The pIRkey adds an IR remote receiver to any computer, laptop, tablet...any computer or device with a USB port that can use a keyboard. This little board slides into any USB A port, and shows up as an every-day USB keyboard. The onboard ATSAMD21 microcontroller listens for IR remote signals and converts them to keypresses, mouse movements, or even USB serial output.
This project uses the Feather M0 Express, the Adalogger Featherwing and the AM2320 Temperature and Humidity sensor to gather data from the sensor and save it to the SD card on the Adalogger. You'll learn how to record data, and then take that data, import it into a spreadsheet and turn it into an awesome graph!
Mu is an amazing editor that works with CircuitPython and compatible boards. You can connect to the serial REPL right inside the editor. It also includes a plotter the works with your code to give you a live visual graph of your data! This guide will show you different ways to use the plotter with different sensors. It's time to plot!
This little sensor looks an awful lot like the popular DHT11/DHT22 temperature and humidity sensors, but unlike classic DHT sensors, it has an I2C interface! That's right, you do not need to use a bit-bang timing-specific protocol to talk to the AM2320, it uses plain-old-I2C. Whew, that makes things a little easier, doesn't it?
Breathe easy with the SGP30 Multi-Pixel Gas Sensor, a fully integrated MOX gas sensor. This is a very fine air quality sensor from the sensor experts at Sensirion, with I2C interfacing and fully calibrated output signals with a typical accuracy of 15% within measured values. The SGP combines multiple metal-oxide sensing elements on one chip to provide more detailed air quality signals.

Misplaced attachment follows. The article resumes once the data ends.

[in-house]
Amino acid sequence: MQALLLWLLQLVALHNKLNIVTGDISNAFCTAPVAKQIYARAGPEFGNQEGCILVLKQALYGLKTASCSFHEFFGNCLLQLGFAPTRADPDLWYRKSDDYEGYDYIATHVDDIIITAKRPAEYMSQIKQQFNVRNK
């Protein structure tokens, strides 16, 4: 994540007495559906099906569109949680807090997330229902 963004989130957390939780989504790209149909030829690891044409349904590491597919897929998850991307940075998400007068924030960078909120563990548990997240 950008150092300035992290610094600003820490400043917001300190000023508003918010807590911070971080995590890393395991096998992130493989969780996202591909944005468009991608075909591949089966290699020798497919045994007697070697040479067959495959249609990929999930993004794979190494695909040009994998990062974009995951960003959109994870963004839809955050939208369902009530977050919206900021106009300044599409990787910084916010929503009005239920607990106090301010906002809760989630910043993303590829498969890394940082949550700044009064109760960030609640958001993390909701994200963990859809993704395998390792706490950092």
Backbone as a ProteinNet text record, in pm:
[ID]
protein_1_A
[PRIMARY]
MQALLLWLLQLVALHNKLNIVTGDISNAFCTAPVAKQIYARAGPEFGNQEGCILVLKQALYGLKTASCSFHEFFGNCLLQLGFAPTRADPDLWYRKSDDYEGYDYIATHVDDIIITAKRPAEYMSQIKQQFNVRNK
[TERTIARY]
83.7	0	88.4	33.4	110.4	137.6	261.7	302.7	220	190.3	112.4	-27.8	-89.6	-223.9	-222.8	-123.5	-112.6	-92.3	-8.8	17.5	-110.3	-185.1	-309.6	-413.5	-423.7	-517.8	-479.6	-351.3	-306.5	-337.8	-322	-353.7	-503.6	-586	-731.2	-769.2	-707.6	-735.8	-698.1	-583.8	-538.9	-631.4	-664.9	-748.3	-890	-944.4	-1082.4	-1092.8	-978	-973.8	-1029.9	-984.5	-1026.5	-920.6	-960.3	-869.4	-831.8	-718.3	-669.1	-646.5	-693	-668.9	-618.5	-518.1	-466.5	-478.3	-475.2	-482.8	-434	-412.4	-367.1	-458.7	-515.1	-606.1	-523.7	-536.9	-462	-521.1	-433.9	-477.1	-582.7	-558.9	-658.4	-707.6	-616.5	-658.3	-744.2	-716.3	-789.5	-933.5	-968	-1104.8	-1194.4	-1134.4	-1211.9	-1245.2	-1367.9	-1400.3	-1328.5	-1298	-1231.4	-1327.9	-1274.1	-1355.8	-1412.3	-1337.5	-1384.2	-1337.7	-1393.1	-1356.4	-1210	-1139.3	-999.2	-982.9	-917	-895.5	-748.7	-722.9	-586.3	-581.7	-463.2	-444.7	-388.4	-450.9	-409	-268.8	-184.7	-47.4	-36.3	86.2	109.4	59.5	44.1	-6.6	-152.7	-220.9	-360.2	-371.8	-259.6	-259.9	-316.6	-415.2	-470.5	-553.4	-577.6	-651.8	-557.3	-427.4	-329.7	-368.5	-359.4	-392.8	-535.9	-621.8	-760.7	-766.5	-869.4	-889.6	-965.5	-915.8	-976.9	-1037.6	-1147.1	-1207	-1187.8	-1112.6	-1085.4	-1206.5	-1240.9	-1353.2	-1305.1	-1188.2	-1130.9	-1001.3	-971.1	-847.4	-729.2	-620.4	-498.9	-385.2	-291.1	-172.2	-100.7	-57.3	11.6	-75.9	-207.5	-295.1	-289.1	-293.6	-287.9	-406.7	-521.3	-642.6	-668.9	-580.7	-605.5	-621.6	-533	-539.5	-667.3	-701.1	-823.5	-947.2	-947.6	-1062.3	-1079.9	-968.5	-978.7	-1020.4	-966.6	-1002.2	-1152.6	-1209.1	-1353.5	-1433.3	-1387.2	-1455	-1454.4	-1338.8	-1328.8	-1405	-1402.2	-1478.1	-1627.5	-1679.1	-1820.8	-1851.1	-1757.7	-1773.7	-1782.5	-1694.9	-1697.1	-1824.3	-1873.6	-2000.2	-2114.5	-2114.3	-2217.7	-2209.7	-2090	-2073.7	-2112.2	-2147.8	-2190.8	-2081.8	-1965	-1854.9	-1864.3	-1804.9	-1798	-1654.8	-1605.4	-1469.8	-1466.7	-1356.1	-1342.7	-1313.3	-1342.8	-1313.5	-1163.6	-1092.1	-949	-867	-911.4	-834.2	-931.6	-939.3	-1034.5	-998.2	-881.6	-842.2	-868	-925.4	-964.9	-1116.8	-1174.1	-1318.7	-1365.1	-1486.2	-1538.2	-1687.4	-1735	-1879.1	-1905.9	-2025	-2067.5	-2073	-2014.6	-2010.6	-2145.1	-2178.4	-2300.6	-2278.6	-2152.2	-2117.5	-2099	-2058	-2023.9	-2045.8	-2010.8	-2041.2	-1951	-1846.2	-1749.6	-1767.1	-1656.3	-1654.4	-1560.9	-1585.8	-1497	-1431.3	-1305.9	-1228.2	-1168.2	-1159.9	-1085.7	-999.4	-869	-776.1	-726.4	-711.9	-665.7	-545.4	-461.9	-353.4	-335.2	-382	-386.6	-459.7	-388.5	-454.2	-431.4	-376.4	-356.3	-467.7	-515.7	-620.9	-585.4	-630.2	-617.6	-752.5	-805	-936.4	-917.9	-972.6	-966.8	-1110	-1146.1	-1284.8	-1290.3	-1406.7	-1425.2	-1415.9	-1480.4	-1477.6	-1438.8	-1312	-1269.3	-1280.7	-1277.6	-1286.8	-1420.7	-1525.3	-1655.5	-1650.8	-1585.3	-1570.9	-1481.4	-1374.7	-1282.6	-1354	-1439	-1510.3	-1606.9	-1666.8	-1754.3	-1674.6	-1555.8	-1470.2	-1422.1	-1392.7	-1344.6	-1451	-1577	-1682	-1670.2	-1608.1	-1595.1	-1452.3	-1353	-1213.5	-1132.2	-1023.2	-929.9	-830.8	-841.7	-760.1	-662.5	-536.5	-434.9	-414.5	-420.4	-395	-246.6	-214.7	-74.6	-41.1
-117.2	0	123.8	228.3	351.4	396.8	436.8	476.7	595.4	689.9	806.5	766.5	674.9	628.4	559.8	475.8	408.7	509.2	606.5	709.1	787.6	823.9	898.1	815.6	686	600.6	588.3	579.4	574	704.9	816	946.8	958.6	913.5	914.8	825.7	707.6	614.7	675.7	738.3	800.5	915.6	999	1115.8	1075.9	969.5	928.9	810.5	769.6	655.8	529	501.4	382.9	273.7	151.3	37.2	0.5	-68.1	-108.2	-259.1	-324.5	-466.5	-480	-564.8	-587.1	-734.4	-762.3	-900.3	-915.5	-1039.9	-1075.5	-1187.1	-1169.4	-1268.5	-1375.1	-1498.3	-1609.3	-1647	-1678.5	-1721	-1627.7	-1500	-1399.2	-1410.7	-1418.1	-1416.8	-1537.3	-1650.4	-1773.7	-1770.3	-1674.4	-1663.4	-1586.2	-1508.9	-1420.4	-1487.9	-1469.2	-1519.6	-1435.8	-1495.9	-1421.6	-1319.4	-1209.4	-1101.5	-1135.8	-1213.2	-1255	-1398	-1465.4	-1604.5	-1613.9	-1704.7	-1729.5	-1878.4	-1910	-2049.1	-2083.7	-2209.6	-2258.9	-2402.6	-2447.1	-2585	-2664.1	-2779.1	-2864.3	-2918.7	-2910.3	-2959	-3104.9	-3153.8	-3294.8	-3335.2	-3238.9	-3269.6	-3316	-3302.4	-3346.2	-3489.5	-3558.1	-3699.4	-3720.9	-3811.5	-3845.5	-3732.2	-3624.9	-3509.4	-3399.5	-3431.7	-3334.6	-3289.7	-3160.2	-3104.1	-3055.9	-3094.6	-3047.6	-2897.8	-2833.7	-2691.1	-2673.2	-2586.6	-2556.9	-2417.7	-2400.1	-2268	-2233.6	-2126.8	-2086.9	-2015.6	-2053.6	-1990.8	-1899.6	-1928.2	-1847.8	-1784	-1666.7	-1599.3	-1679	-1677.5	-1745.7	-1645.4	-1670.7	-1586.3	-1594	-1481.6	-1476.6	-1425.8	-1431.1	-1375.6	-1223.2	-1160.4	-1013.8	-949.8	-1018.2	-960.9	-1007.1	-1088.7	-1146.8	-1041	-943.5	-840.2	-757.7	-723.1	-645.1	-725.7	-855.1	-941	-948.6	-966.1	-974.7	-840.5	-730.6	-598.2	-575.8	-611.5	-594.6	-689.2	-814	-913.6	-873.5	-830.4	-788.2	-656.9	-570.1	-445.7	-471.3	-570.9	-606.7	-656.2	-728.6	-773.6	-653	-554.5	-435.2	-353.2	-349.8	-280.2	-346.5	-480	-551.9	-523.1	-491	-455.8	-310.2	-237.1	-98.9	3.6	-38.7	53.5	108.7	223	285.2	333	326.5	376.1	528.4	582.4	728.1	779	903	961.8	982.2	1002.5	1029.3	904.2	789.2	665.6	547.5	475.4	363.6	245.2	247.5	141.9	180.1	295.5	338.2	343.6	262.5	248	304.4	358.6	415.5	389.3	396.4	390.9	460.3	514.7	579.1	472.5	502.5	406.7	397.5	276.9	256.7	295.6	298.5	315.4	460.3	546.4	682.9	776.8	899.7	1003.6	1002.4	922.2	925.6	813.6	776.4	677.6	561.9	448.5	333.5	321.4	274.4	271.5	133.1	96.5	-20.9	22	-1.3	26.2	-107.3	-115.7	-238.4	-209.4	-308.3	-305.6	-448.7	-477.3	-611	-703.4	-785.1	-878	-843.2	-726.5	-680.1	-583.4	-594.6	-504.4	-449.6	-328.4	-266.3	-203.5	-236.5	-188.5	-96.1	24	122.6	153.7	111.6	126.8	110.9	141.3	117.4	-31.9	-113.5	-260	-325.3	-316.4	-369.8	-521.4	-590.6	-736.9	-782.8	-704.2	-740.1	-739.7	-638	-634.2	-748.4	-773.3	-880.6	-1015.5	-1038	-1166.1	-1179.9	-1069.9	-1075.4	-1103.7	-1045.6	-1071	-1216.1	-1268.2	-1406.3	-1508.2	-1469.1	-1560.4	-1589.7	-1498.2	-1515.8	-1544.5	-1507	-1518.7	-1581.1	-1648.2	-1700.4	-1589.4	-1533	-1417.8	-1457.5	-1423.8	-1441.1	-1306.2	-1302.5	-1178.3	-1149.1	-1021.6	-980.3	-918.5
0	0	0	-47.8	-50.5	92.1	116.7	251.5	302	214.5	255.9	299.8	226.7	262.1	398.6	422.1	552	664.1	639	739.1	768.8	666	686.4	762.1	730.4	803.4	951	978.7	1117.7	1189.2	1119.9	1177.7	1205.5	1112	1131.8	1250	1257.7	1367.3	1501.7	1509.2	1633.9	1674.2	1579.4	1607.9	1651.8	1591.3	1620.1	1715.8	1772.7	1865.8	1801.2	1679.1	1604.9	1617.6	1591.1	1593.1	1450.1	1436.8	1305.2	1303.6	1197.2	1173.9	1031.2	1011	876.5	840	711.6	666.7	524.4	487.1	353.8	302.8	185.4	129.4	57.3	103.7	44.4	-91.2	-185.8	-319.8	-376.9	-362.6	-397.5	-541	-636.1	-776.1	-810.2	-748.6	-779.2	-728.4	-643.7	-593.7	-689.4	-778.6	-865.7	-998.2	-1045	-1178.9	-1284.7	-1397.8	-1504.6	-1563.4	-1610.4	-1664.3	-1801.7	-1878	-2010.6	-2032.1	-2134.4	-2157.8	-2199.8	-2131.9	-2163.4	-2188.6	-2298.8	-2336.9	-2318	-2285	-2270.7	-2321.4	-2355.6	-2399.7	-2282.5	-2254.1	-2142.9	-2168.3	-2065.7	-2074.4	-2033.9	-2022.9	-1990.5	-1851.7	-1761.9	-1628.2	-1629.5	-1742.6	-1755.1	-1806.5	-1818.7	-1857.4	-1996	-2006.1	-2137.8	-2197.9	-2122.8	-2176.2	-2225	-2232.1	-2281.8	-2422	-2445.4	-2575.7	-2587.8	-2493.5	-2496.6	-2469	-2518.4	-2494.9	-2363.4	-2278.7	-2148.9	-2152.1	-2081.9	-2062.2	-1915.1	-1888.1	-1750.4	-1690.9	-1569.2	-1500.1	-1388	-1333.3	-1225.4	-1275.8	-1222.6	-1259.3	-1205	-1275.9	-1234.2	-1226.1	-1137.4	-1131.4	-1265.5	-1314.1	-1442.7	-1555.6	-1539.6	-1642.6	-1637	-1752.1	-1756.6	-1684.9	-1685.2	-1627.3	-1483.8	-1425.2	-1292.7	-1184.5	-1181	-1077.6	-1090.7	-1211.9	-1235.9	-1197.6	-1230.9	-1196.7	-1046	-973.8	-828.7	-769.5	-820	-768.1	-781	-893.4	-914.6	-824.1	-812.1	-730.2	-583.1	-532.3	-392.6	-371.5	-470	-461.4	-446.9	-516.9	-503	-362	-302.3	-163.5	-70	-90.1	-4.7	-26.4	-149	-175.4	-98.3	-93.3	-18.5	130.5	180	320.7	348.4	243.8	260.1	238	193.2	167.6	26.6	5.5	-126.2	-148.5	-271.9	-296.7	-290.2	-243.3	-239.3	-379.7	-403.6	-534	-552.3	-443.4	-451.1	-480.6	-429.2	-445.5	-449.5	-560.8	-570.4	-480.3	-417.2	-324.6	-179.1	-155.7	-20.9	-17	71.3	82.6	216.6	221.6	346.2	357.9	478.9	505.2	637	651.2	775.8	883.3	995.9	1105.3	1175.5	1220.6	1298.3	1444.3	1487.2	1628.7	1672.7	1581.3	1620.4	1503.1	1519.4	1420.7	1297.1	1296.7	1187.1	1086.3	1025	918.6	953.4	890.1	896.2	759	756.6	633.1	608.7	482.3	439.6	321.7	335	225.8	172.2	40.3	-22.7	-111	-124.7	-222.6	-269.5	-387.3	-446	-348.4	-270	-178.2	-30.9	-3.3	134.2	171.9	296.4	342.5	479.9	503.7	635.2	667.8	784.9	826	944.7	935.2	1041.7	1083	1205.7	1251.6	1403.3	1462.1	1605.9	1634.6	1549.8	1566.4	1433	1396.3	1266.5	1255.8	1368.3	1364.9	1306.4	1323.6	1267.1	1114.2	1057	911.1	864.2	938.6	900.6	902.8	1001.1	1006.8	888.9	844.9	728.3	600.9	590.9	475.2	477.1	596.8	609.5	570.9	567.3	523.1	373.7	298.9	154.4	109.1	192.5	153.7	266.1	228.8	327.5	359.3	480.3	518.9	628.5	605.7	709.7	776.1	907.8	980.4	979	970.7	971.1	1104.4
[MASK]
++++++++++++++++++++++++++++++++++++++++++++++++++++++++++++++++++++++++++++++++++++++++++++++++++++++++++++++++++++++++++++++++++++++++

Combining Adafruit’s CCS811 gas sensor with a Circuit Playground Express and two NeoPixel Sticks we can quickly put together a mask that displays our breath attributes. This setup will monitor temperature, carbon dioxide, and total volatile organic compounds. The sensor is easy to work with using its I2C interface and pre-calibrated ranges. A mask is an ideal wearable as it provides a place to house the electronics as well as an option for continuous monitoring as it is a hands-free device that could be adapted for exercise or sleep. The gas sensors TVOC monitoring can be used as an indicator of ketosis as it will detect acetone levels on the breath which is a by-product of producing ketones. CO2 levels can also be a helpful indicator of how much glucose is being burned versus fats.
An exotic new microphone has arrived in the Adafruit shop, a PDM MEMS Microphone! PDM is the 'third' kind of microphone you can integrate with electronics, apart from analog or I2S. These microphones are very commonly used in products, but are rarely seen in maker projects. They offer a low cost digital interface, which your chip may support!
In this guide, I'll take you through the steps necessary to stream your iOS iPhone or iPad sensor data to Adafruit IO using the Swift programming language. iOS mobile devices contains a handful of sensors such as Gyroscopic sensors, a Barometer, Magnetometer and much more. In this guide we'll be sending our Accelerometer sensor data to our Adafruit IO account feed. This guide doesn't require an extensive knowledge of Swift.
The sensor uses an infrared LED to bounce light off objects in front of it and time how fast it takes for the light to return. You could do all this yourself with LEDs and light sensors, but the VCNL4010 wraps all that logic up into a stand-alone chip for you! With the VCNL4010 you can easily read the proximity (i.e. if an object is near or far) and even ambient light level over a simple I2C connection.
Instead of a selfie booth, how about a selfie bot? This project combines a Raspberry Pi camera with an accelerometer and animated faces and sounds to create the illusion of an artificially intelligent "bot". Selfie Bot giggles when shaken, falls asleep when put down, and loves to take your picture! Use the animations provided, or create your own behaviors!
Peltier cooler + Trinket M0 + CircuitPython = refreshing drinks! This project uses a thermoelectric cooling assembly to turn electricity into coldness!! That chill is transferred to your beverage of choice via thermal conductivity, and then transported safely to your drinking glass with a peristaltic pump. Ahhhh.